|As you've probably sussed by now the idea behind the bioxml strategy is to create several small dtds which can be combined to attack larger problems. This tutorial is going to step through many of the bioxml dtd's to build a relatively complex document. The parser I'll talk about is the Apache Group's Xerces, which is currently available in Java, C++, and soon in perl.
NOTE: All of the bioxml dtds have their own NameSpace. These start with bx (short for bioxml). So there is a Bx-Seq NameSpace, the top
element of which is bx-seq:seq.
NOTE: All of the dtds and example files in this tutorial are available at https://www.bioxml.org/dtds/ and https://www.bioxml.org/xml-samples/ (or will be very soon).
The first dtd we'll look at is Bx-Link:link. It's NameSpace is https://www.bioxml.org/dtds/bx-link/v0_1 . This dtd is used by most other bioxml dtds. It allows the linking of data :
- within the same xml document - ref_link.
- across the web to another xml data source - simple_xlink
- across the web to a non-xml data source - dbxref
This dtd's url is https://www.bioxml.org/dtds/current/link.dtd.
<!ELEMENT bx-link:link (
bx-link:ref_link | bx-link:simple_xlink | bx-link:dbxref
xmlns:bx-link CDATA #FIXED "/dtds/bxlink/v0_1/index.html"
All linking to xml datasources is done using IdRefs and/or XPointerS. Within a document, you simply add an IdRef attribute which points at another elements ID? tag.
NOTE: The ref_link, simple_xlink and dbxref have optional xmlns attributes in case another dtd imports only that element and not the entire bx-link dtd.
<!ELEMENT bx-link:ref_link EMPTY>
xmlns:bx-link CDATA "/dtds/v01/bxlink/index.html"
bx-link:ref IDREF #REQUIRED
bx-link:element_name CDATA #REQUIRED
To go accross the web to an XML resource, you need to use XLinkS and XPointerS. An XLink is similar to an html link, but you have much more control. It references an xml datasource. An XPointer extends the url of the XLink and tells the server which section of the referenced document to return. so:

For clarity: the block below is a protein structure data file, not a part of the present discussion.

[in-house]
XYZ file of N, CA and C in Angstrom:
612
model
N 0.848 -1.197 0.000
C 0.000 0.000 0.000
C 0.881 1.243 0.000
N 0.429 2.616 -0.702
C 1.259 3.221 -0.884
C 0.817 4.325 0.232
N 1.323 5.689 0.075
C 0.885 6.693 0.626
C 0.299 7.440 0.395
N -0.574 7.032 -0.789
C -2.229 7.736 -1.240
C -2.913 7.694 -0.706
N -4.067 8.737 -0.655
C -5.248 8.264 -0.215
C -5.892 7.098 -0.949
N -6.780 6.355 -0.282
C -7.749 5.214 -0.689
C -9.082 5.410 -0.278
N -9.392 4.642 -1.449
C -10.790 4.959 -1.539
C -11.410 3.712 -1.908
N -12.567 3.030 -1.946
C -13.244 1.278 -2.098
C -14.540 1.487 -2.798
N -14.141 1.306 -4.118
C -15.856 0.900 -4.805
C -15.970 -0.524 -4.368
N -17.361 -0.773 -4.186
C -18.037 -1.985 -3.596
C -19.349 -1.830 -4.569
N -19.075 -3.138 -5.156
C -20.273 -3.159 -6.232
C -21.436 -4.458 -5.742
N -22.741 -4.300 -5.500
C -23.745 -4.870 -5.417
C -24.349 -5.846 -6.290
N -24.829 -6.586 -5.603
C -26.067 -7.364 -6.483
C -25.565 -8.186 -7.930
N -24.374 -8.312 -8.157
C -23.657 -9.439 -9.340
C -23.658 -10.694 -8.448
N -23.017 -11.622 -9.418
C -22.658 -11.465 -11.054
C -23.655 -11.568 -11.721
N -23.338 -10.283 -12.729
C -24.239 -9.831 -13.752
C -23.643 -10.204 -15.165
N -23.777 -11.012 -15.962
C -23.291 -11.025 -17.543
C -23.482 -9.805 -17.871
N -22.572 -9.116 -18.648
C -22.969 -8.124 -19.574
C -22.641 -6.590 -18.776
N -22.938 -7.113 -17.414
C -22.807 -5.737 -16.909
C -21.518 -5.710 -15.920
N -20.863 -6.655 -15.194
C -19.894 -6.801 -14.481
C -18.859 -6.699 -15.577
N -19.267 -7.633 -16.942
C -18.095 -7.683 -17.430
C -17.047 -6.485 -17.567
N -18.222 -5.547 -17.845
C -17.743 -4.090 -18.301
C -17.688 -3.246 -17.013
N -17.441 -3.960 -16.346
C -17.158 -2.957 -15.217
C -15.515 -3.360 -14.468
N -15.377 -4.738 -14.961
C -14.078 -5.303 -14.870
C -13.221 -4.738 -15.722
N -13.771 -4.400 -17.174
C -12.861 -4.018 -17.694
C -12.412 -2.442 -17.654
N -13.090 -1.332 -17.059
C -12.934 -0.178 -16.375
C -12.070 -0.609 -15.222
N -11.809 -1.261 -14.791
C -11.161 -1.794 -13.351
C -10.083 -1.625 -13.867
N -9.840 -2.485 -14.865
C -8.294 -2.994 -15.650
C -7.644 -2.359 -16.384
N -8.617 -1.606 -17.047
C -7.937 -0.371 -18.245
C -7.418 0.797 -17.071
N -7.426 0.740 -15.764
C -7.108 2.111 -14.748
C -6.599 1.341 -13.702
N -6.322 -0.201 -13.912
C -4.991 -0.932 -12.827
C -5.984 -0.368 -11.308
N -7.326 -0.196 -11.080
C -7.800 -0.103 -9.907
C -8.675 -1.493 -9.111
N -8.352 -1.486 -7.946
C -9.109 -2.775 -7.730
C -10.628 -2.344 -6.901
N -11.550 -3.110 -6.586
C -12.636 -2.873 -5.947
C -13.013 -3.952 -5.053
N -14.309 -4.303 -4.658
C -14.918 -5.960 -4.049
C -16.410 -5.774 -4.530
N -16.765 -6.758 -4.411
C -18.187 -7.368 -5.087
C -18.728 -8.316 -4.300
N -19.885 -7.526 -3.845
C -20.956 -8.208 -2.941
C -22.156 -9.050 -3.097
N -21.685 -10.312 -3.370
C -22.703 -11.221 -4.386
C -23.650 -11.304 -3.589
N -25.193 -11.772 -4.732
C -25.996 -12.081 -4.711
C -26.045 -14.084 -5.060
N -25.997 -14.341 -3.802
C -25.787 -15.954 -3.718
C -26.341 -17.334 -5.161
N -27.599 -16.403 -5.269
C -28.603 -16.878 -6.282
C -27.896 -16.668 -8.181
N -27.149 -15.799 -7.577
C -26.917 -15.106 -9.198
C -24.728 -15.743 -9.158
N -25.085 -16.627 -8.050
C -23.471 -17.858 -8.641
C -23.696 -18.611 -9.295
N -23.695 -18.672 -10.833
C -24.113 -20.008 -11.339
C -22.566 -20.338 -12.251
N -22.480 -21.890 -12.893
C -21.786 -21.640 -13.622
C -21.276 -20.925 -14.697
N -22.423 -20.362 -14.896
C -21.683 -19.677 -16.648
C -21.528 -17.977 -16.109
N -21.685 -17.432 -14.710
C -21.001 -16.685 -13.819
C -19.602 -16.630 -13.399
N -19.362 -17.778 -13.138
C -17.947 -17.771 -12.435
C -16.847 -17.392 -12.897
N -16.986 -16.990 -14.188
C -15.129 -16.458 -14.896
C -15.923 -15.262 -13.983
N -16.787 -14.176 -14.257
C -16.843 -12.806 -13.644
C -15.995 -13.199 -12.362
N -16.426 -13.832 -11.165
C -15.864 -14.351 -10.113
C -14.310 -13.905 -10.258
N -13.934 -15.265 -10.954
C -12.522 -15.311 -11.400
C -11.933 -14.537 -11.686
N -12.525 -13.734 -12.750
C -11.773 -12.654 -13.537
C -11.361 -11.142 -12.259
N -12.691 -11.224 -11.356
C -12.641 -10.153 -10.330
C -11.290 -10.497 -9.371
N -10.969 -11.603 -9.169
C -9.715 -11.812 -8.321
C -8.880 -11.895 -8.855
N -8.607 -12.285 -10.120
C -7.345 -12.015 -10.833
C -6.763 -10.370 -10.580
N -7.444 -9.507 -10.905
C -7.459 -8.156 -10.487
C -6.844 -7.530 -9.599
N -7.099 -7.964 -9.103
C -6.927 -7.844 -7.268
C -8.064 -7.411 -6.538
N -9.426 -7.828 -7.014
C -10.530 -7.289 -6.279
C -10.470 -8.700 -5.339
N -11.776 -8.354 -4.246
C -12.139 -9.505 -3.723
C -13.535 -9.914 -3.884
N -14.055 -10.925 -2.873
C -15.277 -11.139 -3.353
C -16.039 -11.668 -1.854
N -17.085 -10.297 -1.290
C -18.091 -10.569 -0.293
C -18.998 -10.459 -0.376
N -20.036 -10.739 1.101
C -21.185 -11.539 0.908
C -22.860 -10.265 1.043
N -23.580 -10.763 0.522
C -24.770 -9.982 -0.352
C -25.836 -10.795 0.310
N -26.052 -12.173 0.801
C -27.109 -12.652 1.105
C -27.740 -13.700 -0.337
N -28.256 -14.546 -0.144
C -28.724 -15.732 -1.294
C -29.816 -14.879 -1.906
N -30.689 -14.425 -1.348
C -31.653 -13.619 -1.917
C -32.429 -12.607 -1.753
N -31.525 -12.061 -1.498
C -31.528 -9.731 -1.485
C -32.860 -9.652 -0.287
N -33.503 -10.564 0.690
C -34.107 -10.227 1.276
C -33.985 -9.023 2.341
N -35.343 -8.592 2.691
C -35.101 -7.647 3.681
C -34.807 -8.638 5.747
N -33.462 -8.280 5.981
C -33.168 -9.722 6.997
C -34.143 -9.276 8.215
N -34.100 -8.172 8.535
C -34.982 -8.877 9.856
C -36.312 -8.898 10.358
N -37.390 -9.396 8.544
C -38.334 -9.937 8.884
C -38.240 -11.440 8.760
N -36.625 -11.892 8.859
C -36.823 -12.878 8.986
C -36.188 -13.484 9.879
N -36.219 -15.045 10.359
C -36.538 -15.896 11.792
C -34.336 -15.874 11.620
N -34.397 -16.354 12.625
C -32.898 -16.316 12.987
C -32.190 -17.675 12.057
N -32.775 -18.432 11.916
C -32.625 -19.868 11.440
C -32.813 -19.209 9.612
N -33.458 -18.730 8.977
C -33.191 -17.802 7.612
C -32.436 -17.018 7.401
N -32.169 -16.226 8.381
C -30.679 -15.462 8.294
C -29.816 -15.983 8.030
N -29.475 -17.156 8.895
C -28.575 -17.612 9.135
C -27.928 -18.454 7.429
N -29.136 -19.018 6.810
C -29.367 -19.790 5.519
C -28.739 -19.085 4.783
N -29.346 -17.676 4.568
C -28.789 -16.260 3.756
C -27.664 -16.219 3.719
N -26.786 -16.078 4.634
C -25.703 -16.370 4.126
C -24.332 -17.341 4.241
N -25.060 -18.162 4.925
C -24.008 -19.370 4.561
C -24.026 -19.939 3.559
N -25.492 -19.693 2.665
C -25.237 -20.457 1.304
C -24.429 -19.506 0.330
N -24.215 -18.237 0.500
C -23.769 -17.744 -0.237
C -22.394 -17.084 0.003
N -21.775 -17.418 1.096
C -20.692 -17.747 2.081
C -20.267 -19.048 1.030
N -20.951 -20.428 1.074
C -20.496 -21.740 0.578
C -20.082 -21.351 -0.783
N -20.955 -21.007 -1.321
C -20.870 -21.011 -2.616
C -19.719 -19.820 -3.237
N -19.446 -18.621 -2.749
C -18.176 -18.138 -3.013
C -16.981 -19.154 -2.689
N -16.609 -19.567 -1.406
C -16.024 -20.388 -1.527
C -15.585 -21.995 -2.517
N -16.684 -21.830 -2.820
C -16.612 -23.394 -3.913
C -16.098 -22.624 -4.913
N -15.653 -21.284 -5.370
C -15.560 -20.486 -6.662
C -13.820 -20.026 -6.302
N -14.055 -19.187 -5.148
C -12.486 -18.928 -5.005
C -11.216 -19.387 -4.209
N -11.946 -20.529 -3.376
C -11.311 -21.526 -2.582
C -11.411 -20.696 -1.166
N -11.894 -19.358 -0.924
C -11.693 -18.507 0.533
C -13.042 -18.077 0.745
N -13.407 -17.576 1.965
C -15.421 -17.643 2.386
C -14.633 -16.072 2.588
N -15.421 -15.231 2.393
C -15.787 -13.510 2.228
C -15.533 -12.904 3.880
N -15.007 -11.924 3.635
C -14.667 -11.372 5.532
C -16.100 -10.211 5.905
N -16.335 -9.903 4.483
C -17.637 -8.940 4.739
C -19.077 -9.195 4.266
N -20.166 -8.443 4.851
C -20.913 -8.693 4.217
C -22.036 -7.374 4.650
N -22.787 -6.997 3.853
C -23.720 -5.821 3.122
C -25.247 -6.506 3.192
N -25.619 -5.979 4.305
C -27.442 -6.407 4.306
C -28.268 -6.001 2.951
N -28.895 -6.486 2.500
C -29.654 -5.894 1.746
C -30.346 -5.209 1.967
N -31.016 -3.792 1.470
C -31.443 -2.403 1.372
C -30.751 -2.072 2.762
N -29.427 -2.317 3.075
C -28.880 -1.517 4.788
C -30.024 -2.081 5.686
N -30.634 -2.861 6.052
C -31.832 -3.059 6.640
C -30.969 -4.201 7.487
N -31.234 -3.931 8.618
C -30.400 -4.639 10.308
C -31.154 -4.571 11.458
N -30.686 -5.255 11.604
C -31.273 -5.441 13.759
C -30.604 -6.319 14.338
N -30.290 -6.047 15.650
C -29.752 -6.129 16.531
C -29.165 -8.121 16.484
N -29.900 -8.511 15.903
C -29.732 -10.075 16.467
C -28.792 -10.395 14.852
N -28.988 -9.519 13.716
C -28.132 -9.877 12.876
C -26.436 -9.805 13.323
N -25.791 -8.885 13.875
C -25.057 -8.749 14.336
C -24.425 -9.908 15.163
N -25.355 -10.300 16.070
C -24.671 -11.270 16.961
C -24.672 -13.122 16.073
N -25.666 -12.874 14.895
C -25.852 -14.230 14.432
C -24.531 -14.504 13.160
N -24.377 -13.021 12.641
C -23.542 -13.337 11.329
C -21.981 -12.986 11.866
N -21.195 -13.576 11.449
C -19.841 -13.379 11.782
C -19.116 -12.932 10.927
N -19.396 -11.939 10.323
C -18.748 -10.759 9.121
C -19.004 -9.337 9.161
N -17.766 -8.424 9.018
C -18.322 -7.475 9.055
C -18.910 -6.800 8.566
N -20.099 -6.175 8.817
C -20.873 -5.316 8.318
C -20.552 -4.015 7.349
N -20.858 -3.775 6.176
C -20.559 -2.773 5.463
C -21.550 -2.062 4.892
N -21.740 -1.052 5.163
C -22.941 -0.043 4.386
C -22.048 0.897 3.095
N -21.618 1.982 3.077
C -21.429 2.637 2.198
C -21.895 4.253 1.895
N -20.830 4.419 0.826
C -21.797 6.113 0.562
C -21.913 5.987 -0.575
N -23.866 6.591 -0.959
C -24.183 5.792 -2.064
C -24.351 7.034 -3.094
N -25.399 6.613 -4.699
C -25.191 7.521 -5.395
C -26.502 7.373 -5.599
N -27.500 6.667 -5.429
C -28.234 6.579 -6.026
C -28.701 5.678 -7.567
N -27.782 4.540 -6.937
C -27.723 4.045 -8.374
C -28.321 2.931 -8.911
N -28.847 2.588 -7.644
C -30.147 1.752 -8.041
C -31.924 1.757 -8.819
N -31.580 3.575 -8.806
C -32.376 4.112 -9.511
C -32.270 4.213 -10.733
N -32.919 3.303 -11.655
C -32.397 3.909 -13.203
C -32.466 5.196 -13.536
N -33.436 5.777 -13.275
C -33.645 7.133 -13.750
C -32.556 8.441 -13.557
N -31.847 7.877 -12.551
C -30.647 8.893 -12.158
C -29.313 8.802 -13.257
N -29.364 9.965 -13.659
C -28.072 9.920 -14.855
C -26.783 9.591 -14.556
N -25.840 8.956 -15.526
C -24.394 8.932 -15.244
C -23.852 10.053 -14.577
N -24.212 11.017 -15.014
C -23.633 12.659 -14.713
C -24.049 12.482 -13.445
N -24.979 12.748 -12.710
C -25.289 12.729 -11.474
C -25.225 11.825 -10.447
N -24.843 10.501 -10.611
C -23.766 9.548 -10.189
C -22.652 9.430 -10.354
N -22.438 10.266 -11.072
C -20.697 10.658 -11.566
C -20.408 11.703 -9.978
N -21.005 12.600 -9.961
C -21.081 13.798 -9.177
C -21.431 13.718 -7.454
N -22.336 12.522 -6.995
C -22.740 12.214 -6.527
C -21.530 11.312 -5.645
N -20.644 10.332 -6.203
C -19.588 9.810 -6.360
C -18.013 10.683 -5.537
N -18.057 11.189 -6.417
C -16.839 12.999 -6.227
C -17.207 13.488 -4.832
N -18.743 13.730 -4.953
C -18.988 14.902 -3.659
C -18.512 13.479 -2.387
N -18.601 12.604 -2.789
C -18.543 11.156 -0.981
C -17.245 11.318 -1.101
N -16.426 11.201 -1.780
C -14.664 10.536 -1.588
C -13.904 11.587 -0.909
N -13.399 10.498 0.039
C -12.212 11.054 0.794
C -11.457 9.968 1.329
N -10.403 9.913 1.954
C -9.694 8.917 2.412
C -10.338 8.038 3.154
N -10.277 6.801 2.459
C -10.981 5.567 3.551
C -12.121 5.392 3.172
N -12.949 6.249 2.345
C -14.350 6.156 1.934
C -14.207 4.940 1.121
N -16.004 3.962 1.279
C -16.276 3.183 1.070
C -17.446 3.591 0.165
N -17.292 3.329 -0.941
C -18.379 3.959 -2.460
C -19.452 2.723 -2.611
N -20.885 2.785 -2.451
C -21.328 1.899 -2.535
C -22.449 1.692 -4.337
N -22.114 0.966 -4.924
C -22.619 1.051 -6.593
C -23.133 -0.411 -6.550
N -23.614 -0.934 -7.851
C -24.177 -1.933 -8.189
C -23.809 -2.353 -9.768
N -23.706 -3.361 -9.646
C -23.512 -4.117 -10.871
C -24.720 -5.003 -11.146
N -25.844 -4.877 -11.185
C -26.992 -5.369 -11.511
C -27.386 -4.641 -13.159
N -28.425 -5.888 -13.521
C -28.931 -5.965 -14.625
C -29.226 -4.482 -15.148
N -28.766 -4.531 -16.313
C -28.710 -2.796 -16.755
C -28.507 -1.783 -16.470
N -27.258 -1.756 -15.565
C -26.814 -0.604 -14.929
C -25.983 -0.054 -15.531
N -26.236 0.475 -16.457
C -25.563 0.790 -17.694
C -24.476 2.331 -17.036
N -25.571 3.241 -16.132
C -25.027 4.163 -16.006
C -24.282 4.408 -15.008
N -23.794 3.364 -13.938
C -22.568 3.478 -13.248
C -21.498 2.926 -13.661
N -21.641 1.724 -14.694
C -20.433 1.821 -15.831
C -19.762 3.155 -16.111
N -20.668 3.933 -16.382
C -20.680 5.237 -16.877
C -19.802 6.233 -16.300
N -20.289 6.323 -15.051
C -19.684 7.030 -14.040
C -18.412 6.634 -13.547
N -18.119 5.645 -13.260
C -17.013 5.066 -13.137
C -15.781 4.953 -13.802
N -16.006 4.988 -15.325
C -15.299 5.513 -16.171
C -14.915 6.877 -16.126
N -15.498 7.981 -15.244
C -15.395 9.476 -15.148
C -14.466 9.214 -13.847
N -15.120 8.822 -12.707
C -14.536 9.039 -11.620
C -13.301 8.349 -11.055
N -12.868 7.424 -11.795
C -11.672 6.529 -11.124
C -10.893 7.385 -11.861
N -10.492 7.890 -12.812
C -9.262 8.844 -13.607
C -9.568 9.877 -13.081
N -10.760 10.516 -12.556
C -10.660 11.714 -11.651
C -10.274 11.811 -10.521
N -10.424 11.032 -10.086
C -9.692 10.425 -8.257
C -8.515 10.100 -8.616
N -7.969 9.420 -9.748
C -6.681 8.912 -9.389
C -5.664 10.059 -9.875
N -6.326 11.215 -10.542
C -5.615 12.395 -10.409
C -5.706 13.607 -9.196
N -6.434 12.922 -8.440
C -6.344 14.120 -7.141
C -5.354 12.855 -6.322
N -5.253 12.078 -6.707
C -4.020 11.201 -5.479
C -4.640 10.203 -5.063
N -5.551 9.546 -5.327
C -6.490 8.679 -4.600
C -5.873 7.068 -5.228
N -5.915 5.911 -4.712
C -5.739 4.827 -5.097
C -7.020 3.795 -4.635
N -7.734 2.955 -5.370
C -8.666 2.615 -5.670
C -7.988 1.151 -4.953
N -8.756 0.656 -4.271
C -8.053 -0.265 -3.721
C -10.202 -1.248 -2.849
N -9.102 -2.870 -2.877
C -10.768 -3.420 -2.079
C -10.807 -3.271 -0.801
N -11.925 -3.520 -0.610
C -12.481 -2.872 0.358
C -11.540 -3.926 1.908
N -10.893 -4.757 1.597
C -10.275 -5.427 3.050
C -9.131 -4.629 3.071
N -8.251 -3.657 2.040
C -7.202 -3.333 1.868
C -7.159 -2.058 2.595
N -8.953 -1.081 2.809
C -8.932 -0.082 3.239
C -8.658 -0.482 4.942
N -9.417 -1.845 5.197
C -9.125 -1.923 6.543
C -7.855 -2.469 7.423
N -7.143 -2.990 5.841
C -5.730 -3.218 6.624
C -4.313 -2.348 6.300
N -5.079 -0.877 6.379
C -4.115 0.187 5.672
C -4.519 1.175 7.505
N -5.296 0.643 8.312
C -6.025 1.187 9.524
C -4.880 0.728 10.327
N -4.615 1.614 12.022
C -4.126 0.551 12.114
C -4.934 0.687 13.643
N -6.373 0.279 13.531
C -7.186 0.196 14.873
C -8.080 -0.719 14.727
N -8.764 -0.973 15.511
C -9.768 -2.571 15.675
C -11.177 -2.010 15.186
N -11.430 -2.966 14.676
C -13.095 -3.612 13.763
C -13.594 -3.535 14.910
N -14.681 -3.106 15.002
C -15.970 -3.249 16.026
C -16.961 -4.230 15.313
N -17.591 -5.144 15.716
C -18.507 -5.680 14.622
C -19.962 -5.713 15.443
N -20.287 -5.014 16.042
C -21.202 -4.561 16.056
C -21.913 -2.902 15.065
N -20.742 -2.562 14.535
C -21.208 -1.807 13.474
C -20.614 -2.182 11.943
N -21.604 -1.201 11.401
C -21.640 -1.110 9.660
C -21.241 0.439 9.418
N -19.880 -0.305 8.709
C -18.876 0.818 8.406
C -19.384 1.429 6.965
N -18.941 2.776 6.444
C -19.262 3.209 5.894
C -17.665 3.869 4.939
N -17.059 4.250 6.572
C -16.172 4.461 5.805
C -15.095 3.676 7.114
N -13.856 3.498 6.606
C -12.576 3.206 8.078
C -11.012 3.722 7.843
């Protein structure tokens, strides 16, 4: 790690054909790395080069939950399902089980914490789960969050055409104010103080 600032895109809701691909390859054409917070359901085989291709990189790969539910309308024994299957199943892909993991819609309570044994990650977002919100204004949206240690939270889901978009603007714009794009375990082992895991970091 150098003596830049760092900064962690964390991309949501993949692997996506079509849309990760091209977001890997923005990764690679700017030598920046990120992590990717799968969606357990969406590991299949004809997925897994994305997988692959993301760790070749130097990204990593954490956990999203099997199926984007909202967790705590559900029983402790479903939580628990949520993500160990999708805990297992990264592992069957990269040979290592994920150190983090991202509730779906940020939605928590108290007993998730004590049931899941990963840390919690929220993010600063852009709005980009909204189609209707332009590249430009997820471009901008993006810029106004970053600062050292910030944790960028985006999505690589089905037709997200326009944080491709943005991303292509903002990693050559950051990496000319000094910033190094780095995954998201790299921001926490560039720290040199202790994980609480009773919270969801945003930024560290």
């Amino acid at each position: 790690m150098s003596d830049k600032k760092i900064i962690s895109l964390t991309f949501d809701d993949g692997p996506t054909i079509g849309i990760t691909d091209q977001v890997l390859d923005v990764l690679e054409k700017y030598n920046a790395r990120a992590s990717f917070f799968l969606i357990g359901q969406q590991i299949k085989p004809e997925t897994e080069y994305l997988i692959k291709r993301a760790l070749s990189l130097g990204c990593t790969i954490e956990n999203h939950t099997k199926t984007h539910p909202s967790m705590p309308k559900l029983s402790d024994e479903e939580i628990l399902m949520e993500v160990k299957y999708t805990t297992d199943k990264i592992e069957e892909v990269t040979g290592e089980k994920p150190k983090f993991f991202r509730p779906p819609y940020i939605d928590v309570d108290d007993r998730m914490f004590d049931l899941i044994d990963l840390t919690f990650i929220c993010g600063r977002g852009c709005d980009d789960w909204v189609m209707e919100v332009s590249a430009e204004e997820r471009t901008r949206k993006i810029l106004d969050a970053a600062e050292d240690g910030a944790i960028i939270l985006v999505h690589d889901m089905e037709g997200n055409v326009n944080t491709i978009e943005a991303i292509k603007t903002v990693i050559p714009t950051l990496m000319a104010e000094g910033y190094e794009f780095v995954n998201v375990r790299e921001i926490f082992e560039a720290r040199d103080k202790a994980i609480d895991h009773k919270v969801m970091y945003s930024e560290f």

XLink's and XPointer's are still undersupported, unfortunately, but they're now both finished W3C recommendations, I believe, so hopefully we'll see some progress soon. In the meantime, I expect any bioxml dataservers will fudge an xpointer implementation. They only need to support id. They simply return the element (and it's children) with that id.
For a good introduction to xlinks and xpointers, check out: https://www.brics.dk/~amoeller/XML/linking.html
<!ELEMENT bx-link:simple_xlink (#PCDATA)>
xmlns:bx-link CDATA "/dtds/bxlink/v0_1/index.html"
xmlns:xlink CDATA #FIXED "https://www.w3.org/1999/xlink"
xlink:type CDATA #FIXED "simple"
xlink:href CDATA #REQUIRED
xlink:role CDATA #IMPLIED
xlink:title CDATA #IMPLIED
xlink:show (embed|replace|new) #IMPLIED
xlink:actuate (auto|user) "user"
The other type of link is a more typical database cross-reference (dbxref). This just specifies a database name, url and unique id for the entry you are looking for.
<!ELEMENT bx-link:dbxref (
xmlns:bx-link CDATA #FIXED
<!ELEMENT bx-link:database (#PCDATA)>
bx-link:url CDATA #IMPLIED
<!ELEMENT bx-link:id (#PCDATA)>
bx-link:field CDATA #IMPLIED
Here is a sample xml file which shows a bx-link:simple_xlink. You can validate this file with your java xerces (assuming you're running linux/unix) with the command:
- java sax.SAXCount -Nwv https://www.bioxml.org/samples/link.xml The -v flag means validate. The -w is warmup the parser before timing and -N means turnoff namespaces so that FullyQualified? names don't give weird errors. This program doesn't do anything other than validate, count the tags in, and time the parsing of the document.
<!DOCTYPE bx-link:link SYSTEM "/home/brad/tmp/dtds/link.dtd">
Got it? If not, you can probably pick it up as we go on. The bx-link:link elements are used several more times.
On to SeqTutorial.
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